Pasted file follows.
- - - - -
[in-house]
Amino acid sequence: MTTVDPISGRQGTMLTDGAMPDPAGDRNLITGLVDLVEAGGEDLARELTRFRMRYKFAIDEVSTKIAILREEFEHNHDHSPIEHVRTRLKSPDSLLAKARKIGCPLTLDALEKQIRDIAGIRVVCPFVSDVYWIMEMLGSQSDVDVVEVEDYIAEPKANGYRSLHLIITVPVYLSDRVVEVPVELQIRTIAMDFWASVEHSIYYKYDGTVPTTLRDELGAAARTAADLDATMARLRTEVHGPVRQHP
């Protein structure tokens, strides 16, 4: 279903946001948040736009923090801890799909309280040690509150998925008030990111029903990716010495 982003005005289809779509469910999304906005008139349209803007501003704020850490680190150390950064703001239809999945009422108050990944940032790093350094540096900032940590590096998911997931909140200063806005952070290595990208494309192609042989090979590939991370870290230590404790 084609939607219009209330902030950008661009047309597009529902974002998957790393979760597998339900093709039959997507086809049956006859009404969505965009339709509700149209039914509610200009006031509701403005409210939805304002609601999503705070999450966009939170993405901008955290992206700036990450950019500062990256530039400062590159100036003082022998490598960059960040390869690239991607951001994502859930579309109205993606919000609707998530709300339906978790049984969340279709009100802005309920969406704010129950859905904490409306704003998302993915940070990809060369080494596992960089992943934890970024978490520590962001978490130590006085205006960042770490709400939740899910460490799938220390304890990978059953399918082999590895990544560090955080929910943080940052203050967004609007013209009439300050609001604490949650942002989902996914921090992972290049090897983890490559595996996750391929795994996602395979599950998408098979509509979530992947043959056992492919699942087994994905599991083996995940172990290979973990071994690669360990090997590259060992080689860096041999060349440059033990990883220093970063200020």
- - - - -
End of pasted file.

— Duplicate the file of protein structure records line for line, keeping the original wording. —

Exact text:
[in-house]
Amino acid sequence: MTTVDPISGRQGTMLTDGAMPDPAGDRNLITGLVDLVEAGGEDLARELTRFRMRYKFAIDEVSTKIAILREEFEHNHDHSPIEHVRTRLKSPDSLLAKARKIGCPLTLDALEKQIRDIAGIRVVCPFVSDVYWIMEMLGSQSDVDVVEVEDYIAEPKANGYRSLHLIITVPVYLSDRVVEVPVELQIRTIAMDFWASVEHSIYYKYDGTVPTTLRDELGAAARTAADLDATMARLRTEVHGPVRQHP
């Protein structure tokens, strides 16, 4: 279903946001948040736009923090801890799909309280040690509150998925008030990111029903990716010495 982003005005289809779509469910999304906005008139349209803007501003704020850490680190150390950064703001239809999945009422108050990944940032790093350094540096900032940590590096998911997931909140200063806005952070290595990208494309192609042989090979590939991370870290230590404790 084609939607219009209330902030950008661009047309597009529902974002998957790393979760597998339900093709039959997507086809049956006859009404969505965009339709509700149209039914509610200009006031509701403005409210939805304002609601999503705070999450966009939170993405901008955290992206700036990450950019500062990256530039400062590159100036003082022998490598960059960040390869690239991607951001994502859930579309109205993606919000609707998530709300339906978790049984969340279709009100802005309920969406704010129950859905904490409306704003998302993915940070990809060369080494596992960089992943934890970024978490520590962001978490130590006085205006960042770490709400939740899910460490799938220390304890990978059953399918082999590895990544560090955080929910943080940052203050967004609007013209009439300050609001604490949650942002989902996914921090992972290049090897983890490559595996996750391929795994996602395979599950998408098979509509979530992947043959056992492919699942087994994905599991083996995940172990290979973990071994690669360990090997590259060992080689860096041999060349440059033990990883220093970063200020």